32. frosty840 says:

    @Lostinbrave I wasn’t thinking when I wrote that comment. The crumble layer is just made with butter and flour (and some sugar, according to taste), it’s not cakey at all. My bad.

    I thought crumble would be a good choice because it only needs two (flour, butter) or three (sugar) ingredients, which keep for a long time, and no expertise at all. It’s literally just butter pressed into flour; though cobbler, to be fair, is hardly any more effort.

  33. Trish says:

    I’m torn on the fruit. Yes, if someone is trying to survive on a low budget, I say go for whatever food is available to you.

    However, if you’re trying to come up with an example of living on a low budget that’s doable for most people, making foraging part of it makes it useless to many people. Many people just don’t have access to fruit other than in stores, and produce tends to be expensive and not have many coupons available.

  34. Deedee says:

    I think that anything offered to you is fair. That is a normal part of life. At my office, during the summer there are often bags of zucchini and tomatoes and peppers sitting on the table in the lunchroom for anyone to help themselves .

    As to potatoes: Do you have to use the microwave? The best baked potatoes result from just popping the potato in the cold oven, then set the temp to 400 and they are done in about an hour. If you like crispy skin you can let it go longer. Couldn’t be easier. You don’t even need to wash the potato first as germs will be killed while it bakes in the oven. But I was very interested in another commenter’s suggestion to use a slow cooker. I am definitely going to try that sometime!

  35. John says:

    I voted no on this one, but with a caveat: the general rule of thumb is that if a person’s fruit tree is overgrowing a public right of way (say a limb extends over the sidewalk), any fruit you can reach without encroching the owners property is fair game. Of course, you might verify this is true in your local area, but here is where I first read about it in LA (http://www.fallenfruit.org/index.php/about/)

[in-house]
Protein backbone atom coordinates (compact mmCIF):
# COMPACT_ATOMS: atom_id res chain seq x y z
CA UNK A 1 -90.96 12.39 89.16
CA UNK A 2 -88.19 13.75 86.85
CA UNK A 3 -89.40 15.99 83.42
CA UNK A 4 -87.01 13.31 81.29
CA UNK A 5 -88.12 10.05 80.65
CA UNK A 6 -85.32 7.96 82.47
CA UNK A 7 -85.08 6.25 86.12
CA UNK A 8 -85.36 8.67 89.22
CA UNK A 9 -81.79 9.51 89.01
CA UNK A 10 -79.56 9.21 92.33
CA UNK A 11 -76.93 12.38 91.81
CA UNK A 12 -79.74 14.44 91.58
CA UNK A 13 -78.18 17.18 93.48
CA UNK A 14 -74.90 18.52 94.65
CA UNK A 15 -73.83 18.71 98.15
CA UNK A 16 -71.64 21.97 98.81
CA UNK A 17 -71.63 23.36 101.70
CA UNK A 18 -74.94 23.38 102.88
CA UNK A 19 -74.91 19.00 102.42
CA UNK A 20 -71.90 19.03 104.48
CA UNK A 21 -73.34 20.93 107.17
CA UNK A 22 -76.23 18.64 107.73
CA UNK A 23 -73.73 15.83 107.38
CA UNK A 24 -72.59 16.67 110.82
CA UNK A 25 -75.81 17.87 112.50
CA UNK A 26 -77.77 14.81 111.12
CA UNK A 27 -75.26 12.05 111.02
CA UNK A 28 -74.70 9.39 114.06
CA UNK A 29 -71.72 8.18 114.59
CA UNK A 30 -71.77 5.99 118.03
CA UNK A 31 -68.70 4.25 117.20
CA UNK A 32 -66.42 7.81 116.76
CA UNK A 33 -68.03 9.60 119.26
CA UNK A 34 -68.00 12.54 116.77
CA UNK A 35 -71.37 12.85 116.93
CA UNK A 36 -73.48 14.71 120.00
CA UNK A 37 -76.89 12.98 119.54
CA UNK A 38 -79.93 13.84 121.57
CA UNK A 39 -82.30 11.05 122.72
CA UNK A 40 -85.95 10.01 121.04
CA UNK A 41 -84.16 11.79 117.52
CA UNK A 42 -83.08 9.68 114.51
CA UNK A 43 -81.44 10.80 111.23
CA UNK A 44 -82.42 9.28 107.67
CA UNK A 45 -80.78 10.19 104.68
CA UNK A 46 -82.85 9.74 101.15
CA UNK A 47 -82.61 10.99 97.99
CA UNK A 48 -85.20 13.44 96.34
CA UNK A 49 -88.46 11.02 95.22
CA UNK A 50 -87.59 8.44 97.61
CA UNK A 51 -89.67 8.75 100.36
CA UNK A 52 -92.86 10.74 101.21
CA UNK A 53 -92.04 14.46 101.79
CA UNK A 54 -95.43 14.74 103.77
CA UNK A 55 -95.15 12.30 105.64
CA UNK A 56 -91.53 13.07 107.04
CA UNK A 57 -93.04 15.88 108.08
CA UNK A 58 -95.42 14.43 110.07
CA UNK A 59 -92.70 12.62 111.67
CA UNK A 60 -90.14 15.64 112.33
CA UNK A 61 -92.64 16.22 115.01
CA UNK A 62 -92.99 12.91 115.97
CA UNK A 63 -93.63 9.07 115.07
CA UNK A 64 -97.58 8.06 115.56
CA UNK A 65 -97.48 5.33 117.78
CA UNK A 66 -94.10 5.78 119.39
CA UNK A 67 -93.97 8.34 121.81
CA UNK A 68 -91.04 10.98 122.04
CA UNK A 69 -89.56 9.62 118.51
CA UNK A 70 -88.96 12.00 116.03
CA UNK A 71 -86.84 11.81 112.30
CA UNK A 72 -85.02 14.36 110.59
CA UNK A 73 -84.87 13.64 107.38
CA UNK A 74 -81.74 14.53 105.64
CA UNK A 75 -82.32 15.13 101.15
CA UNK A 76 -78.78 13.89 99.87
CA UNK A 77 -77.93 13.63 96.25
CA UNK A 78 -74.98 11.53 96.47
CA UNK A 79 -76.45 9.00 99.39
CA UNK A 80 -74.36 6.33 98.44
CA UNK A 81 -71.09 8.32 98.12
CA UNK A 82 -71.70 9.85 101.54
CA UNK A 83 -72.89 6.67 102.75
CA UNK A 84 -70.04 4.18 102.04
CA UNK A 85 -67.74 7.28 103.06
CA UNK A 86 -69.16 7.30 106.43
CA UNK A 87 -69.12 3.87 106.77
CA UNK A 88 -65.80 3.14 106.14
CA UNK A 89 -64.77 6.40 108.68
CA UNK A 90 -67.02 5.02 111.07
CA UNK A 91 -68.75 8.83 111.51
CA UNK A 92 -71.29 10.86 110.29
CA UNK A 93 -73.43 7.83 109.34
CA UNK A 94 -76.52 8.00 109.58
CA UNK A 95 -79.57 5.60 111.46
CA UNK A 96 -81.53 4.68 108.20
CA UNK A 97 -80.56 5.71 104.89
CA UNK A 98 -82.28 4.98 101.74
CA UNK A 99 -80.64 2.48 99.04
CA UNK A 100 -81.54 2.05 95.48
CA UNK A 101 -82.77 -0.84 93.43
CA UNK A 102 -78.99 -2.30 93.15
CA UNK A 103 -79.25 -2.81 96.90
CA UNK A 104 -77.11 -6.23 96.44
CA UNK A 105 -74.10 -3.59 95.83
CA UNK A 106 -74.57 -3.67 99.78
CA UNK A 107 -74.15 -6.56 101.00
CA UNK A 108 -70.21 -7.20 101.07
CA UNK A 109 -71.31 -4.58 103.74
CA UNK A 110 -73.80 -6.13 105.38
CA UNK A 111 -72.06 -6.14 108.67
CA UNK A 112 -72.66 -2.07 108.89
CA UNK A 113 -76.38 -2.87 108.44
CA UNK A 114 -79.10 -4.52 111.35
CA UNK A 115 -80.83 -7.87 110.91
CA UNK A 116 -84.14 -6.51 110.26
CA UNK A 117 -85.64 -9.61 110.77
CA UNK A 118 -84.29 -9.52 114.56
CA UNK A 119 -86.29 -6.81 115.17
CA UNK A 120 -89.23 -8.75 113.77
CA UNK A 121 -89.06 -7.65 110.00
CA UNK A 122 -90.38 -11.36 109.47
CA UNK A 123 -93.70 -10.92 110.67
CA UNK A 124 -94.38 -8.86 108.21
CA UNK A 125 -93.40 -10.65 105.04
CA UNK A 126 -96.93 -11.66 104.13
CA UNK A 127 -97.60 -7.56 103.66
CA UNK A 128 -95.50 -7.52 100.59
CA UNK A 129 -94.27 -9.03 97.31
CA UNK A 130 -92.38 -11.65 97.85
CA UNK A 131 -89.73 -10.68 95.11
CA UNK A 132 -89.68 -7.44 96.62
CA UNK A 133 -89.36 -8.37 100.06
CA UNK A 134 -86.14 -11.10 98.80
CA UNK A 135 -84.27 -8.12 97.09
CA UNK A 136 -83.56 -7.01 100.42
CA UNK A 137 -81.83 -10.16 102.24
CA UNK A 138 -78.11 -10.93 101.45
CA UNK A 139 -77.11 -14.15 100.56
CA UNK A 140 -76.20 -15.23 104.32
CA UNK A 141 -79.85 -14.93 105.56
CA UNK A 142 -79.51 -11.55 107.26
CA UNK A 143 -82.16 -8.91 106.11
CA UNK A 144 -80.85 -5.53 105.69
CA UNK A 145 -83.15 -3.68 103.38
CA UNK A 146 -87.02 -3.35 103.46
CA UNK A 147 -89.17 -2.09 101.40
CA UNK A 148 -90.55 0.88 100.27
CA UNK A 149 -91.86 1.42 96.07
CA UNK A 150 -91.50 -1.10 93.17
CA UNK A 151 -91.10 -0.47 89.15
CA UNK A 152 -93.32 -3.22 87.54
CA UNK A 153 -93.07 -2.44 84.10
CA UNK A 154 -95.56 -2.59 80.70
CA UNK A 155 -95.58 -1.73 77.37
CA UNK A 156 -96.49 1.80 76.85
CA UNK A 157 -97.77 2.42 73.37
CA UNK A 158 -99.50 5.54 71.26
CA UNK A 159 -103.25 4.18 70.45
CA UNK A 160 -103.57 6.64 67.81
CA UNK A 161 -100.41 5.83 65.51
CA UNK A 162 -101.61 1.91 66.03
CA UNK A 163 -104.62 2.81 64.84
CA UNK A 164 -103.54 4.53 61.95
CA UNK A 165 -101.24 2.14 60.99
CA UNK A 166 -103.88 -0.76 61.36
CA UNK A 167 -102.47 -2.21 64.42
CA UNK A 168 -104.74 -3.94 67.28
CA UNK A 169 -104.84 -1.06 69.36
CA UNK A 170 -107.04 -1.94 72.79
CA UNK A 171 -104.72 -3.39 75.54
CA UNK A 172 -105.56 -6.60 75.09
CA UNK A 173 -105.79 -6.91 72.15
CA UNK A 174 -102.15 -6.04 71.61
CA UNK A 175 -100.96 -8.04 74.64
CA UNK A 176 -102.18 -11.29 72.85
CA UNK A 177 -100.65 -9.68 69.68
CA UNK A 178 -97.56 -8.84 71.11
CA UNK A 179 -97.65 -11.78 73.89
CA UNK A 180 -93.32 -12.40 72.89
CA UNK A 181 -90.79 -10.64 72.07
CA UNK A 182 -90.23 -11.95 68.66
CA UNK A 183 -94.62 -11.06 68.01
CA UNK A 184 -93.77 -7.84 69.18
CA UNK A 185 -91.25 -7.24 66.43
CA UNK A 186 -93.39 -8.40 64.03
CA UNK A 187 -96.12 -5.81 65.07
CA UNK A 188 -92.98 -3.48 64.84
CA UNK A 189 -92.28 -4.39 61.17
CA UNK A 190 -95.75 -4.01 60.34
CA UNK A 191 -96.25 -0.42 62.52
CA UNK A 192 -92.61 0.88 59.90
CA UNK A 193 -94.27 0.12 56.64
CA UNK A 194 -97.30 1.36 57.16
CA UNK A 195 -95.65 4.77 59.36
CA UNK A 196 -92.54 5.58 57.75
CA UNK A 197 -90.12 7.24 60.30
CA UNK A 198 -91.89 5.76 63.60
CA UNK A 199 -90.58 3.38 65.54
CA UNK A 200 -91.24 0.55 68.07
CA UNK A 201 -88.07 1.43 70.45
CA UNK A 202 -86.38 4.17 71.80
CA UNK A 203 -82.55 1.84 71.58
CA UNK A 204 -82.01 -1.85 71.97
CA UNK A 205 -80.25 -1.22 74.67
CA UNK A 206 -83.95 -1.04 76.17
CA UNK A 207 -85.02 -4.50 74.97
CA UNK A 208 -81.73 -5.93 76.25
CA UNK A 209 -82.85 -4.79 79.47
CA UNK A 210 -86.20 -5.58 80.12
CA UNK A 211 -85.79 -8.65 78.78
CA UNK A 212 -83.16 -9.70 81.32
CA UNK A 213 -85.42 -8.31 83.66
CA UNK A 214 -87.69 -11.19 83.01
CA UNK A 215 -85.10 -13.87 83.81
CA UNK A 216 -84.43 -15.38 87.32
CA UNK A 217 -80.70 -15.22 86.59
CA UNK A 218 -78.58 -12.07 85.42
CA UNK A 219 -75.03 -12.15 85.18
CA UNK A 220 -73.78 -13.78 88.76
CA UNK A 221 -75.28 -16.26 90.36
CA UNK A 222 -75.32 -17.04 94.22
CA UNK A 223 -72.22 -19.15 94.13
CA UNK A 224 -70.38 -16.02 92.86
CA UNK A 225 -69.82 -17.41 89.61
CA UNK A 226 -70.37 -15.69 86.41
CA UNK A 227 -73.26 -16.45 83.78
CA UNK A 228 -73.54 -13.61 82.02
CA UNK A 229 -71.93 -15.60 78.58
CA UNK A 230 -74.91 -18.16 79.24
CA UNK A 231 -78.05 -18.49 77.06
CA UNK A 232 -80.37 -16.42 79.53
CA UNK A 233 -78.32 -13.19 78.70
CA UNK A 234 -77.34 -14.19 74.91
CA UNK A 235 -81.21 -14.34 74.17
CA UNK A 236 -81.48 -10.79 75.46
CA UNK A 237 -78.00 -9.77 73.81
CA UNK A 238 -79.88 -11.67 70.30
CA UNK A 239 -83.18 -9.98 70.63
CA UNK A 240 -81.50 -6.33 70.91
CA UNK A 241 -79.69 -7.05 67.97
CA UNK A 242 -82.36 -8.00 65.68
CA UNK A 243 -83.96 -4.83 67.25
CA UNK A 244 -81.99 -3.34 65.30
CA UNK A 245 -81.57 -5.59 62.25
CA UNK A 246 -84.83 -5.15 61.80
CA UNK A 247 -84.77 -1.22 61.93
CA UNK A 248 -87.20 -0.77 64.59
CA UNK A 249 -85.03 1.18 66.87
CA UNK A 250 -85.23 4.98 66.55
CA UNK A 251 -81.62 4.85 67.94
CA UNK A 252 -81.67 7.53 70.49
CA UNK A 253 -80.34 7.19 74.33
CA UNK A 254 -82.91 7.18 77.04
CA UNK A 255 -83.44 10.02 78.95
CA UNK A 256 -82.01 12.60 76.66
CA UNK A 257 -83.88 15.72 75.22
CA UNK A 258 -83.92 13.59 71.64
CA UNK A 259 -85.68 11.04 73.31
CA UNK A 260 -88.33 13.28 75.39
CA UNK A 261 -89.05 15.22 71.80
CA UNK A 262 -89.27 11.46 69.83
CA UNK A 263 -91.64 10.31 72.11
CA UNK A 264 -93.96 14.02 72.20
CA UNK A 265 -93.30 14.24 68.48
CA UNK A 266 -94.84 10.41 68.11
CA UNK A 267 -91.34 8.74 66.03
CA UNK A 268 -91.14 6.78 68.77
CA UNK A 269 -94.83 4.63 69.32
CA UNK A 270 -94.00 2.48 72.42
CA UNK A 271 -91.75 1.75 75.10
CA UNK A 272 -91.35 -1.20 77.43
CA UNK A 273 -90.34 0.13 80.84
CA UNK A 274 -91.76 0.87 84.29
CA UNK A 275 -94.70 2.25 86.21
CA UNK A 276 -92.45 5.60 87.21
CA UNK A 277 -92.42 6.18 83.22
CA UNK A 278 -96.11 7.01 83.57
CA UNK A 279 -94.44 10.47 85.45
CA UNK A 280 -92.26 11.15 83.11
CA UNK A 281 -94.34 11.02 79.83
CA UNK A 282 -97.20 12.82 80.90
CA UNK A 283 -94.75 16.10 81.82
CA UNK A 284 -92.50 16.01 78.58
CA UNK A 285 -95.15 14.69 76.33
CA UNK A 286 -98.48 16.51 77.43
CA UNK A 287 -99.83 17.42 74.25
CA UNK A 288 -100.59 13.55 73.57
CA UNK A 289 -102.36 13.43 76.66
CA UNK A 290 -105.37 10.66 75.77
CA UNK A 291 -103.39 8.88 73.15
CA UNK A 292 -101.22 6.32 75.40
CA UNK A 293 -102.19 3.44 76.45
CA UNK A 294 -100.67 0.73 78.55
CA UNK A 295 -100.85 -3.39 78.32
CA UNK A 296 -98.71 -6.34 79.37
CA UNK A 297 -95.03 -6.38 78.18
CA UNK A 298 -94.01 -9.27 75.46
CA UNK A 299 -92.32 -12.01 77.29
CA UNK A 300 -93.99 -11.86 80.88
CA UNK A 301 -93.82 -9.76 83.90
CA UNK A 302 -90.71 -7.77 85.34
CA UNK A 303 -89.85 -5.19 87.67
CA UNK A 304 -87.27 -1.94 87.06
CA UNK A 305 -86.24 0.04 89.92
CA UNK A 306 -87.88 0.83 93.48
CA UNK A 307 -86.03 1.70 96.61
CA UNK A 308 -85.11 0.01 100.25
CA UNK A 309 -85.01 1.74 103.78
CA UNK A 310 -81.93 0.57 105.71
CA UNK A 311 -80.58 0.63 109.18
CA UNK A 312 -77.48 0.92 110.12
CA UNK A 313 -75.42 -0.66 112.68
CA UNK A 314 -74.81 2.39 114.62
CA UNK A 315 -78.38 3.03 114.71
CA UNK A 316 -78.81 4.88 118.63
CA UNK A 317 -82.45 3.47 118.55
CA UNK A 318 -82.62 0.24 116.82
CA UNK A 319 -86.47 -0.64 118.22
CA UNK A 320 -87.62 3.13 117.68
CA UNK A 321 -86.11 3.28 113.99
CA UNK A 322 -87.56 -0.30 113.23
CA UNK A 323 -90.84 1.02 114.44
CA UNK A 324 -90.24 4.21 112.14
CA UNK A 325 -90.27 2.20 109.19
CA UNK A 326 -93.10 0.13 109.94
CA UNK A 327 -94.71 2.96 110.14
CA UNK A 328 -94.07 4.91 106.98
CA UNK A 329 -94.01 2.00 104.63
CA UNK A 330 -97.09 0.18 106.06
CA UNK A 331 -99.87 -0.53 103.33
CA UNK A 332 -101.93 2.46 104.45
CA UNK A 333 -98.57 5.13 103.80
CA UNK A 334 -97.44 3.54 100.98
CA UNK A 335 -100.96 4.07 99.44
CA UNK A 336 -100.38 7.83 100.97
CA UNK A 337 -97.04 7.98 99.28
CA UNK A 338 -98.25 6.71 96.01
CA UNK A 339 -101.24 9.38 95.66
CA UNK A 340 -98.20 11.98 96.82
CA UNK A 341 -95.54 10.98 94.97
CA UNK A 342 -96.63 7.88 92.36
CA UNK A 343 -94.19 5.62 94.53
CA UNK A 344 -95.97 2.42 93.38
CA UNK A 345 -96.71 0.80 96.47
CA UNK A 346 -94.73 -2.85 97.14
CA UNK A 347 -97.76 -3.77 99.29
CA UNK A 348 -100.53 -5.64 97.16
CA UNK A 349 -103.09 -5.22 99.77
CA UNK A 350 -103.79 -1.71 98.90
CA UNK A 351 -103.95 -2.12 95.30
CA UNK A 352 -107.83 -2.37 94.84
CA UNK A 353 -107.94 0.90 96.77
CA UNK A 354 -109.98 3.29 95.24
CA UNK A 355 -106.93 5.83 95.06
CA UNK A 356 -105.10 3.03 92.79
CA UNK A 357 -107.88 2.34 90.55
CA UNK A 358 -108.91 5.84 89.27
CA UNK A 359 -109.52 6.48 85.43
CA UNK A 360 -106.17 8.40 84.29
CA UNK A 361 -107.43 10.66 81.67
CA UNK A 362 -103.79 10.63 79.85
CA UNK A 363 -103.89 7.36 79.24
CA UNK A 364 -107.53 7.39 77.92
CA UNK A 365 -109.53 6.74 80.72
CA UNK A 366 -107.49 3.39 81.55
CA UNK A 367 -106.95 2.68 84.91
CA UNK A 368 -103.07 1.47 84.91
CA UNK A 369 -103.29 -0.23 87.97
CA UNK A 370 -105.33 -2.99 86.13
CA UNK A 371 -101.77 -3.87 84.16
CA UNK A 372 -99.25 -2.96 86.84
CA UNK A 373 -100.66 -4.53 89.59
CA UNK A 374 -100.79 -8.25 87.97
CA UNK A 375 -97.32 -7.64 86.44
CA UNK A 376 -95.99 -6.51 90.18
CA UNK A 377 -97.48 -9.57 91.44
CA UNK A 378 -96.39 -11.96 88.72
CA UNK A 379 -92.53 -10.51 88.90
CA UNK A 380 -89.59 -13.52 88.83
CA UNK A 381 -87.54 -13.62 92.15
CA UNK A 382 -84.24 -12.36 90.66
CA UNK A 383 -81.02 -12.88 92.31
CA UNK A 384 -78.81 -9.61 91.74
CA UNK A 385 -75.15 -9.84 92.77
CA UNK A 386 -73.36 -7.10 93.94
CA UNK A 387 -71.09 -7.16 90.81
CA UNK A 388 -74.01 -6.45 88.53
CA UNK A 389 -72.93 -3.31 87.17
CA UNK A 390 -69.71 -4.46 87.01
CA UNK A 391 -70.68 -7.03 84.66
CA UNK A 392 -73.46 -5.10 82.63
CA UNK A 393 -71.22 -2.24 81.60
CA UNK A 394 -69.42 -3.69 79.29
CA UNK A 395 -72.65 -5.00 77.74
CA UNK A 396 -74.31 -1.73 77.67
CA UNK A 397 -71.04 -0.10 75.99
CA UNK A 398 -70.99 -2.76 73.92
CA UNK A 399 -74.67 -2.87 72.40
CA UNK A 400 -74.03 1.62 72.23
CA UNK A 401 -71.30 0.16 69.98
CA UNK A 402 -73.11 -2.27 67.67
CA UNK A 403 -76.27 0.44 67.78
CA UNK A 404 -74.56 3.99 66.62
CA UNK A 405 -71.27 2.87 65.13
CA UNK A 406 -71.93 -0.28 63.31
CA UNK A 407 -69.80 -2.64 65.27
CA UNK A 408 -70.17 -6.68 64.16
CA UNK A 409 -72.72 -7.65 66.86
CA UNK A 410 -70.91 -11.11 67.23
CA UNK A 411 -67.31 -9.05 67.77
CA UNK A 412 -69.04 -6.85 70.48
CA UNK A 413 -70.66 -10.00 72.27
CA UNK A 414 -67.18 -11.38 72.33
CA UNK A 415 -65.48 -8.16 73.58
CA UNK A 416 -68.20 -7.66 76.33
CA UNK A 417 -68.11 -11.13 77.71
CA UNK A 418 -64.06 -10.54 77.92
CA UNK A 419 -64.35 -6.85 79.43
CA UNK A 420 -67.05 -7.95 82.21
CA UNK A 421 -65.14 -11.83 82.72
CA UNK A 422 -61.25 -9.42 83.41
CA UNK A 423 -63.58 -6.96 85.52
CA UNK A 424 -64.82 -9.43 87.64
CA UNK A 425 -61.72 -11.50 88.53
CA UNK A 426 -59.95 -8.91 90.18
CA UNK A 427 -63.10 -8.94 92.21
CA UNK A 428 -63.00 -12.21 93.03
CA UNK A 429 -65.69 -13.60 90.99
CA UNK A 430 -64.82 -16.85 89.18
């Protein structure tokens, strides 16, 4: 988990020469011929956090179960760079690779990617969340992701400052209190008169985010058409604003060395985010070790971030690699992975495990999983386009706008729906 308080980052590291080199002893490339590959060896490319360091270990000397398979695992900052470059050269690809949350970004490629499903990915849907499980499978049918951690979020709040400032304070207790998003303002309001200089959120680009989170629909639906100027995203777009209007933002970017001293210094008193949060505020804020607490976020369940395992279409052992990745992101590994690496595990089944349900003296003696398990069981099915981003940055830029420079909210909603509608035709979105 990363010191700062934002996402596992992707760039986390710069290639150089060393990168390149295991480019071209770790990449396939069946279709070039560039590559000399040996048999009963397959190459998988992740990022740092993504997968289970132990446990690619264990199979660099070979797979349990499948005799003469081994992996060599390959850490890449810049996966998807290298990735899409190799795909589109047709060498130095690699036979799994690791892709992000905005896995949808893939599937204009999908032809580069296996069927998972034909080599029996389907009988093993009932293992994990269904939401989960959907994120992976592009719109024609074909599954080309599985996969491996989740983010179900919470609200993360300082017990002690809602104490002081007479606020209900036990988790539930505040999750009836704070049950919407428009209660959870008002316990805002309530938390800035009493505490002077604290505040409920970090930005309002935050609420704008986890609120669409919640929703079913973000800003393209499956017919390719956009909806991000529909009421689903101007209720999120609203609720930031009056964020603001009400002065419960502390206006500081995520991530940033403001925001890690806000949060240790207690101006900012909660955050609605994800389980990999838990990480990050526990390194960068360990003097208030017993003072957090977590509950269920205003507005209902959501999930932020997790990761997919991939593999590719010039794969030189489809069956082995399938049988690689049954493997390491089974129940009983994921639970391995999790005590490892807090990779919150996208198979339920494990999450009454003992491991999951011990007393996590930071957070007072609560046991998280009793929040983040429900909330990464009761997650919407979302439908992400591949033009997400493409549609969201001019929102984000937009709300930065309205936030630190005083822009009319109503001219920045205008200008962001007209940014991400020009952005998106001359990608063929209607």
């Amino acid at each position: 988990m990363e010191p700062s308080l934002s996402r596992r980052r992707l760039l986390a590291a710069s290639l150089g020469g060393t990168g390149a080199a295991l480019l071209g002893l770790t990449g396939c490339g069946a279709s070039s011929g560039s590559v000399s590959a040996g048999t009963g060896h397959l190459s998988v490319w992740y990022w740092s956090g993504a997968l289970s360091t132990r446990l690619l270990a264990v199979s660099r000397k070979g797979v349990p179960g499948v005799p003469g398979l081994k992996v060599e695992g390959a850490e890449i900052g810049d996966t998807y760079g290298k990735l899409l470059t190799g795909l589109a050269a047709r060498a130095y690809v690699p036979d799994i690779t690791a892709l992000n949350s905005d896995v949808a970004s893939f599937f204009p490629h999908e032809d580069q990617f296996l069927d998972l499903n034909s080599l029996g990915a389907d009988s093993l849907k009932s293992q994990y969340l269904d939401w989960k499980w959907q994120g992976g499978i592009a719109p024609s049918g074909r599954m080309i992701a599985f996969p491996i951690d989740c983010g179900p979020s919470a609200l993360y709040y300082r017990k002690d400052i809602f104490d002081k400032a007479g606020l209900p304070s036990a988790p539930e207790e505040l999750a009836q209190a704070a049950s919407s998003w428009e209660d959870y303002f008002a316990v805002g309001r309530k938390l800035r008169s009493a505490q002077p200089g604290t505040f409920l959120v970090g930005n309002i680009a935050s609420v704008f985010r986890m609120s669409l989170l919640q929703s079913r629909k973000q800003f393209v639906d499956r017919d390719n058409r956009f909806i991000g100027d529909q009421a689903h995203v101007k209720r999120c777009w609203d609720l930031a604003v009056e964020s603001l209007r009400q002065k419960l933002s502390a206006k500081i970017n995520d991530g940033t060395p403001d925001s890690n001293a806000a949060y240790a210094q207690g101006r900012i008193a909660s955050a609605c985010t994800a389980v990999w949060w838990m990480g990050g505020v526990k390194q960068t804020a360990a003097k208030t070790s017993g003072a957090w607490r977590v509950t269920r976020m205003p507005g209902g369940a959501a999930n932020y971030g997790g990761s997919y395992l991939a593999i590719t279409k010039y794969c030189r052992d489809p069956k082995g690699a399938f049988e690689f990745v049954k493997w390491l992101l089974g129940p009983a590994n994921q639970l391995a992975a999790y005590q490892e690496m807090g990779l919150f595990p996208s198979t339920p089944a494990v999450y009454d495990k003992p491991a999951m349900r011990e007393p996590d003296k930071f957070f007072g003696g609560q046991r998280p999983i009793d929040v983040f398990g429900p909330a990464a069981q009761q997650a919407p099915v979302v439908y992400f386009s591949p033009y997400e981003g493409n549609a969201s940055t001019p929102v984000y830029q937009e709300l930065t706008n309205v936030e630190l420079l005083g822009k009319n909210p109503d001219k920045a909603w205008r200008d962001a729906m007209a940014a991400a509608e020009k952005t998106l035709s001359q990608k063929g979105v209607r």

36. Jaime says:

    If you don’t have meat on hand, you can still make a great taco salad by cooking ups some rice and black beans with a little taco seasoning. You can usually get a big bag of dried beans for under a dollar, and you can often pick up Mahatma rice at Walmart with the .50/1 coupons that are often in the paper making it around $.50 a bag. For the $1.50 for a bag of each beans and rice, you can get quite a few meals.

  37. ann says:

    I always wrap my potatoes with a soaked paper towel, put it in a bowl with a cover and microwave for 8-10 min., then bake with olive oil and pepper to crisp out the skin.

  38. Jamie Sue says:

    For baked potatoes in the microwave I use a potato bag. It’s something you can make yourself for a few dollars (less if you have some spare cotton fabric around.) It makes a brilliant potato and steams other veggies too.
    Here are instructions: http://web.archive.org/web/20071202190308/http://www.atimetostitch.com/potato_bags.htm

    Use ONLY cotton thread/material/etc. If you have a high powered microwave set the power lower. I’ve never had a bag catch fire. If you are worried place a cup of water in with the bag.

  39. Amy says:

    Skip the microwave. Wash the potatoes and put them in a baking dish with a few tablespoons of water. Bake them at 350 for an hour, then test with a fork. If they’re not tender, give them a few more minutes and try again. That should do it! They’ll be much less dry than when you nuke them.

  40. LeighB in ATL says:

    Your sister seems bent on making this even more challenging than it already is. I say if you are not breaking the law, you’re ok.

  41. Absolutely you should be able to ask for food on someone else’s tree! I do that ALL THE TIME and have never, not once, had someone turn me down. My neighborhood has cherries, plums, peaches, apples, lemons, limes, oranges, and blackberries, all of which drop fruit that goes to waste. Such a shame! I have asked and homeowners have said that they appreciate it, because it means less work for them to pick up the mess!